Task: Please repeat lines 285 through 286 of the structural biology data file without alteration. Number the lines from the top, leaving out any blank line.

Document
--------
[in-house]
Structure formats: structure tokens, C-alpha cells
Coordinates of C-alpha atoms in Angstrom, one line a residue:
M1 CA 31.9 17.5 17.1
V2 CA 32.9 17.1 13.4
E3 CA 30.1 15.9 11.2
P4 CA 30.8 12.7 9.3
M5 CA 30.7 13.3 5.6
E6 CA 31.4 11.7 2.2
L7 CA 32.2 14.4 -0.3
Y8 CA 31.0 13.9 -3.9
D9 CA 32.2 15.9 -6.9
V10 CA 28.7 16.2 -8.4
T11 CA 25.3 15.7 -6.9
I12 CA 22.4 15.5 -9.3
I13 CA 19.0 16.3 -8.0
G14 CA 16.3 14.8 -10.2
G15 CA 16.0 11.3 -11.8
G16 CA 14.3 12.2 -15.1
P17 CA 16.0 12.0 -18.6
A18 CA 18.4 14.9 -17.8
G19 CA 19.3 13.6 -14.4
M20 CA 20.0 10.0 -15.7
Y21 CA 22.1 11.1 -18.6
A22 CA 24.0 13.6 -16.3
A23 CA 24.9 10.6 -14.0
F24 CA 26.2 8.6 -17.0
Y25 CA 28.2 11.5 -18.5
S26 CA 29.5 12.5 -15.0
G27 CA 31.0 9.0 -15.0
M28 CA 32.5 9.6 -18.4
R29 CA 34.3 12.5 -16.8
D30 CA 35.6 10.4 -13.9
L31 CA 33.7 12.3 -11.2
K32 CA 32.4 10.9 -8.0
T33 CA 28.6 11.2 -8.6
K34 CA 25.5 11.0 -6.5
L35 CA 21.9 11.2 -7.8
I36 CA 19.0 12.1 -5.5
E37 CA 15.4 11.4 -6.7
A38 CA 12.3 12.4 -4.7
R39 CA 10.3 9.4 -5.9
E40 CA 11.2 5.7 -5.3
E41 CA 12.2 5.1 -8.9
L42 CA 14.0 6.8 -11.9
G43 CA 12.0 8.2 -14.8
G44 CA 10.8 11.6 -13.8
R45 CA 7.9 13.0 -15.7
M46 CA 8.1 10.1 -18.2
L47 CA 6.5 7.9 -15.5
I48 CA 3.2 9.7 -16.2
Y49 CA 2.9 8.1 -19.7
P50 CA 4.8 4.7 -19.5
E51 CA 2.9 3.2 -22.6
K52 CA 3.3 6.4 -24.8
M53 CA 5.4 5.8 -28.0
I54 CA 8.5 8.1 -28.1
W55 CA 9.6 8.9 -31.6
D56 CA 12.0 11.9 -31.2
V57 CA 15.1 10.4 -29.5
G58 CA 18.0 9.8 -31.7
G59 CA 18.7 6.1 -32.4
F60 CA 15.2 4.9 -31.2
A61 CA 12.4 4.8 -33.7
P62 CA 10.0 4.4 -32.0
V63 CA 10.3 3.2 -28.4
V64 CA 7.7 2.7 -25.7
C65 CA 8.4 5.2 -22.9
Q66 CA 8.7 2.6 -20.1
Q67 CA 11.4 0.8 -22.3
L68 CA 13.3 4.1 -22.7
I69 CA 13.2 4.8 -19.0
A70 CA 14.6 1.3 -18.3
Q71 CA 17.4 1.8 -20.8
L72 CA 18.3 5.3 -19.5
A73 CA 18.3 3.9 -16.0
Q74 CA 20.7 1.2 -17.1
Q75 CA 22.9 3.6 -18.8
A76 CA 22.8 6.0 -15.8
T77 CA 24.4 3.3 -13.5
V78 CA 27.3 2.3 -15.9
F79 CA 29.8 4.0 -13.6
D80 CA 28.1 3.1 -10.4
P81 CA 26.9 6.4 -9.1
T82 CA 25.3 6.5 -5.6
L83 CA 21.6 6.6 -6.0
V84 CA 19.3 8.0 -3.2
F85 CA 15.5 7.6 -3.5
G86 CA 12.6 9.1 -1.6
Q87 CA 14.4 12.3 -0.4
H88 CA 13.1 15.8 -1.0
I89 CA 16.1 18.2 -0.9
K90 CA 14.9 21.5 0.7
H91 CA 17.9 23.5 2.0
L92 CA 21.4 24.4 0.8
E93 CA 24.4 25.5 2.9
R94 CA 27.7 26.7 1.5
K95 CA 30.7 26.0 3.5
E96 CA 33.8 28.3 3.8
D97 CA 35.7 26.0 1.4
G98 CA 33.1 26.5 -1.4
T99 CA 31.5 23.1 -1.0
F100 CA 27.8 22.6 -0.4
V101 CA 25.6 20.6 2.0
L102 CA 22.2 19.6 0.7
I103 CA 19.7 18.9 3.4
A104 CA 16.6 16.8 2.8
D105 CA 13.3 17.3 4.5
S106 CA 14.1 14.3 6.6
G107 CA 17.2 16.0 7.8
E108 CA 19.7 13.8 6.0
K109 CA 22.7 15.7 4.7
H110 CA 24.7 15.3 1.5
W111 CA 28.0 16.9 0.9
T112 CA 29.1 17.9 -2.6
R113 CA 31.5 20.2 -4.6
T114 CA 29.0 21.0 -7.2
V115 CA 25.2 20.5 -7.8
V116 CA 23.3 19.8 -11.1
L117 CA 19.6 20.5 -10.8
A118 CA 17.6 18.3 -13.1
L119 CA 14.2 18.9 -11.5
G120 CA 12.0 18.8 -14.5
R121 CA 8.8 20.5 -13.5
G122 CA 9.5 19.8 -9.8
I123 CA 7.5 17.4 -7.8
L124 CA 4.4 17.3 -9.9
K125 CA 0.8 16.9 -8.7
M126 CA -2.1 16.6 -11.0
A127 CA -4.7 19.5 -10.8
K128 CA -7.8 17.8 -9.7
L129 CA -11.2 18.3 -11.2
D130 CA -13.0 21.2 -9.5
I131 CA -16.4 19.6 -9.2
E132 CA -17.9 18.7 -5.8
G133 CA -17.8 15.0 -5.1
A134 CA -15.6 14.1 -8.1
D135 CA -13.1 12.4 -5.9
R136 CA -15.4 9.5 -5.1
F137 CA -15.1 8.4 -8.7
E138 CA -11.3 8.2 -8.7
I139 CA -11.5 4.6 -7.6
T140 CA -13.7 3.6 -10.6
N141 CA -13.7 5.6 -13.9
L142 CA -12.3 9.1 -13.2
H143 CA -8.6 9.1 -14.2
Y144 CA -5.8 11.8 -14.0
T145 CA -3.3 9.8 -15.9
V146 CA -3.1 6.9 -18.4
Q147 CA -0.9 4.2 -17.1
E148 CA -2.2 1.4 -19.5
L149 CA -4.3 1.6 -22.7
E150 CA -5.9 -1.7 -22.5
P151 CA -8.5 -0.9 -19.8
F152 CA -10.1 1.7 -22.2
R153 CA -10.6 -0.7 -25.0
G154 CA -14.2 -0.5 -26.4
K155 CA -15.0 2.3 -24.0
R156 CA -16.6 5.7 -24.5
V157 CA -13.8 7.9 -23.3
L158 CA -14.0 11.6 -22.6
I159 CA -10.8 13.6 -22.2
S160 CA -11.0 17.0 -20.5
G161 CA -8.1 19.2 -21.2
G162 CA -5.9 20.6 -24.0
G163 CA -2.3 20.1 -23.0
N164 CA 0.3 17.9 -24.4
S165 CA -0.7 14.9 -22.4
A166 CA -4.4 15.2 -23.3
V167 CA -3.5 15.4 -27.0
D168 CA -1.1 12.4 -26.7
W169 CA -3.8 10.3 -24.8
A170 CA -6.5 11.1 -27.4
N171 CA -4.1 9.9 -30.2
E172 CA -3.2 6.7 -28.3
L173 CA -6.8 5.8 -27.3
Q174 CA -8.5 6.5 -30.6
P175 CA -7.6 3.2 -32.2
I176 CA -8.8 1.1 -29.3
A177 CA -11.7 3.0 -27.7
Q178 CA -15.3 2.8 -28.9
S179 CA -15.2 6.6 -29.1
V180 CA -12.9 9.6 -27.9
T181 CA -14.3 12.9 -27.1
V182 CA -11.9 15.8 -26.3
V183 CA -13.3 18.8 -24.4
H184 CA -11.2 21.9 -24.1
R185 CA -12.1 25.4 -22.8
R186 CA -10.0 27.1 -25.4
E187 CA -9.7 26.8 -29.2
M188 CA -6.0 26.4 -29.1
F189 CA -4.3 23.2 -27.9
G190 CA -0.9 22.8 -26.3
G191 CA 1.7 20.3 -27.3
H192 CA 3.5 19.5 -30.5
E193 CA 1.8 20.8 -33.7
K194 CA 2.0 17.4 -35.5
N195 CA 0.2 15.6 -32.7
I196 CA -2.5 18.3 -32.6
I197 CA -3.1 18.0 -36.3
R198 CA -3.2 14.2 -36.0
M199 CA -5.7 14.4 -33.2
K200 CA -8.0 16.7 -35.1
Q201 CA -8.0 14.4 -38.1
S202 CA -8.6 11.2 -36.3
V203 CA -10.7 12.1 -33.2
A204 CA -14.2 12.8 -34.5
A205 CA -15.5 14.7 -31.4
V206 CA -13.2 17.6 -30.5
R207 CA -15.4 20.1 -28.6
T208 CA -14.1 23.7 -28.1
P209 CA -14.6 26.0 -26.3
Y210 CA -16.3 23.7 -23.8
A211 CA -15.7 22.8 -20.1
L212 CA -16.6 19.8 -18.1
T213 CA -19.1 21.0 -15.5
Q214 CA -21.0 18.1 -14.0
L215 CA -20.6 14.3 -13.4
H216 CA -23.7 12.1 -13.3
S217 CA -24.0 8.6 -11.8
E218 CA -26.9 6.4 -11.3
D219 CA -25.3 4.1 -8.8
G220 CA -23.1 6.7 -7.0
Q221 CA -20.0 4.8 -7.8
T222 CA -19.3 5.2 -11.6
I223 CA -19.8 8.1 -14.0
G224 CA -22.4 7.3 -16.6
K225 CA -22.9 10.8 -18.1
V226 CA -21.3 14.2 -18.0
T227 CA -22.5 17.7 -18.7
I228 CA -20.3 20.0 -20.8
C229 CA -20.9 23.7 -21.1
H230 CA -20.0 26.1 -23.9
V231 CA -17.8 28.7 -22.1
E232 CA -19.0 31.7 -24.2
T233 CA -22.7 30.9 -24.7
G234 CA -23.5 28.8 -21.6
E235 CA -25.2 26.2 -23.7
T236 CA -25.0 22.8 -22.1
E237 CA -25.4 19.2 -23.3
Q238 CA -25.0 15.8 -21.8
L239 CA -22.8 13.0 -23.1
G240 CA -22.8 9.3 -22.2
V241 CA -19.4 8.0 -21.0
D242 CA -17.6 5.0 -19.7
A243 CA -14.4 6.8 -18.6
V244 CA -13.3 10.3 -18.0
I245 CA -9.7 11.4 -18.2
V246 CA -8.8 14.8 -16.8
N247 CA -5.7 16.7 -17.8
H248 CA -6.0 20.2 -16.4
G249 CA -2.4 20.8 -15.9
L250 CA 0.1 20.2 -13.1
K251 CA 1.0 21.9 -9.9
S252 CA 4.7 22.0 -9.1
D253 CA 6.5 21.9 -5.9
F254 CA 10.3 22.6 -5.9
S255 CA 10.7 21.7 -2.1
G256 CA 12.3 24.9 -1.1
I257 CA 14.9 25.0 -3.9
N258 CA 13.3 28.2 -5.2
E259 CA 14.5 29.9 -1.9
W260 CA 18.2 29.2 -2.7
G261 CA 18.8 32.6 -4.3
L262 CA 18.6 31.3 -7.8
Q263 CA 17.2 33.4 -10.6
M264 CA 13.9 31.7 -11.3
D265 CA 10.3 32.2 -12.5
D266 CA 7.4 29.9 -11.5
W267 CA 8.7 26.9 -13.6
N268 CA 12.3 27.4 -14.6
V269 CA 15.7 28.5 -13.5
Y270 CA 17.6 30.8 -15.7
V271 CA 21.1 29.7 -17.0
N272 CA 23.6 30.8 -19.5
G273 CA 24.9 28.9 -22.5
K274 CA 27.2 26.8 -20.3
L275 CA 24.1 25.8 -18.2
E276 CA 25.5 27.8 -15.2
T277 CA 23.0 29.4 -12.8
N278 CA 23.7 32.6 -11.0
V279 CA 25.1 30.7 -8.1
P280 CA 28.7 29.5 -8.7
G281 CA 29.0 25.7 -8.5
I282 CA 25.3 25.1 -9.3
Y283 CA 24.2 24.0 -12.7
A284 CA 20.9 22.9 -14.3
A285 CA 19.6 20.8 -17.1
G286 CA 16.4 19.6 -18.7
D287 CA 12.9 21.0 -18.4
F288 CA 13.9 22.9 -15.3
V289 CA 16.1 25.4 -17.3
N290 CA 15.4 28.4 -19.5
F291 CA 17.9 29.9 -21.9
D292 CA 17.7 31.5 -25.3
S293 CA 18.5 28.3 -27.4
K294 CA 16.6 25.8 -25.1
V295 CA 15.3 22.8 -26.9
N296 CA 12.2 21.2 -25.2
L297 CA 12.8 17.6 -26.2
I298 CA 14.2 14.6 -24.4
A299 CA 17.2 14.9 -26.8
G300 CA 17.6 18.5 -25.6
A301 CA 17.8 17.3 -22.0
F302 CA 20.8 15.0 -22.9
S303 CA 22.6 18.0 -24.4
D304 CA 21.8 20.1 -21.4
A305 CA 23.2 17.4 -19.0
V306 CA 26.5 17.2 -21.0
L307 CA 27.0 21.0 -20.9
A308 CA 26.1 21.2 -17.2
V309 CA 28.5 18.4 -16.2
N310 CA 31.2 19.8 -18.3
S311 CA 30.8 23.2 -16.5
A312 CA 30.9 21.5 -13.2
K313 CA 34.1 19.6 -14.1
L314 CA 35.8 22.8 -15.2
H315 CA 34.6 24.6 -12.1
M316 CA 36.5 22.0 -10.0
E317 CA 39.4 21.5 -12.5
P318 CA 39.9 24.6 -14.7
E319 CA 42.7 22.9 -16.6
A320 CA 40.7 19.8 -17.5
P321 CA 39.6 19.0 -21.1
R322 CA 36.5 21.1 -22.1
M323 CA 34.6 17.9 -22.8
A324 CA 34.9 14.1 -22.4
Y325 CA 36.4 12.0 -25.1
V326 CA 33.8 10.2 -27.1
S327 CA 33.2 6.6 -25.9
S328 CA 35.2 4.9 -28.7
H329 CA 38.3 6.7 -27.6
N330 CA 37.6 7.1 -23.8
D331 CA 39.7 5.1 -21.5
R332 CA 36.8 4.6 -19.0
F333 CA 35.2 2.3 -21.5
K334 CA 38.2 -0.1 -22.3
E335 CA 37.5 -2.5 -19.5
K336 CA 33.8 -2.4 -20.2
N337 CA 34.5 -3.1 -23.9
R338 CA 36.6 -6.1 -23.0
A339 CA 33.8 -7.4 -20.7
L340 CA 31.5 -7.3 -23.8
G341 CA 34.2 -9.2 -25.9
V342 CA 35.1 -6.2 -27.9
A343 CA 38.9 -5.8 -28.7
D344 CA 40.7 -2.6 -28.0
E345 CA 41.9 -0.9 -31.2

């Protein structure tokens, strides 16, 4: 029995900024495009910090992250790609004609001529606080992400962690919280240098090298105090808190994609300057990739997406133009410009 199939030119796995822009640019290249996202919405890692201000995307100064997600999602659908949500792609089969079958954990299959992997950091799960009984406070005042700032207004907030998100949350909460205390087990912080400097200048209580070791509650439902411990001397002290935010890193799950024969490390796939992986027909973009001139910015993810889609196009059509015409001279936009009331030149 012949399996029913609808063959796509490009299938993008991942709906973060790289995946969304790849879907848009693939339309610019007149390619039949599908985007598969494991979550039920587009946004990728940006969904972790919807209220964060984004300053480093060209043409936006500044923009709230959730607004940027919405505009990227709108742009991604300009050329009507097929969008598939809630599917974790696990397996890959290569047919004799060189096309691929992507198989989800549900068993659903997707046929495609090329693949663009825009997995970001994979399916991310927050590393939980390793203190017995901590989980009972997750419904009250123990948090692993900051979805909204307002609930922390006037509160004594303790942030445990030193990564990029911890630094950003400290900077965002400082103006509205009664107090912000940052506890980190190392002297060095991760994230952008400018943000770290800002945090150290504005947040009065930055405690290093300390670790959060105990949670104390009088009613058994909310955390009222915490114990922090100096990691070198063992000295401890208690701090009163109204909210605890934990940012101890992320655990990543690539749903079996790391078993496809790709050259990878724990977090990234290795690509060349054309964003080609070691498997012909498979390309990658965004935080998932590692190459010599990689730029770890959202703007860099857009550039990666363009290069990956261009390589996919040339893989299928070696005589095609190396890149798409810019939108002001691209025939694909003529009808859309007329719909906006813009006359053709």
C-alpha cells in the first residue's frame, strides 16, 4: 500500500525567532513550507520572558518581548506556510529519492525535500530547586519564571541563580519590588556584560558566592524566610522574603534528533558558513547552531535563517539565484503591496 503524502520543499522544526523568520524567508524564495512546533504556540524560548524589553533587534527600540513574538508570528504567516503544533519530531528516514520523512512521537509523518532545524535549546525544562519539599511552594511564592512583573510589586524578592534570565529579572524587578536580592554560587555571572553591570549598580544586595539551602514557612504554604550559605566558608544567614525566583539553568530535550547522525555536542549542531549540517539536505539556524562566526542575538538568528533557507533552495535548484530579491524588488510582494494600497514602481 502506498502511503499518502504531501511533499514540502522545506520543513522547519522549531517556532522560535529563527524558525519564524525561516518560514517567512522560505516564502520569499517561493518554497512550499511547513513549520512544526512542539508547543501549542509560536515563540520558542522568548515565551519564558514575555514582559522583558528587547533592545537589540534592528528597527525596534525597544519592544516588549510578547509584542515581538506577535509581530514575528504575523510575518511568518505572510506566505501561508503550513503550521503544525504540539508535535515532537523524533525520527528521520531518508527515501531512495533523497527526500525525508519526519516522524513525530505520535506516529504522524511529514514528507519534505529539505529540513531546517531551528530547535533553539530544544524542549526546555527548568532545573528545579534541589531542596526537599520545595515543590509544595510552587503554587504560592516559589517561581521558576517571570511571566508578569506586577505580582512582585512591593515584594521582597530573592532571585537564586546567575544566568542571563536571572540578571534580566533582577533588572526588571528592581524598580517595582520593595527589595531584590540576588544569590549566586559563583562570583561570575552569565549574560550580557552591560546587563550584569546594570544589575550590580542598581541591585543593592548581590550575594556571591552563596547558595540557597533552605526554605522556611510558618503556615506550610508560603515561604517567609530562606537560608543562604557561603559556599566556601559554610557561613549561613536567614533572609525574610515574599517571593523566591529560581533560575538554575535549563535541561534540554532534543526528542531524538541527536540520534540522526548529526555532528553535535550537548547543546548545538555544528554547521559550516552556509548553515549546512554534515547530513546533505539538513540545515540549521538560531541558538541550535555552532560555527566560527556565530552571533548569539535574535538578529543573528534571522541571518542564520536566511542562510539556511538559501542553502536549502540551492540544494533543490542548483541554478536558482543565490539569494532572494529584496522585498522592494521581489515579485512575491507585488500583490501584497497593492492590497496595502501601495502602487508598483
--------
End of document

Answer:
I282 CA 25.3 25.1 -9.3
Y283 CA 24.2 24.0 -12.7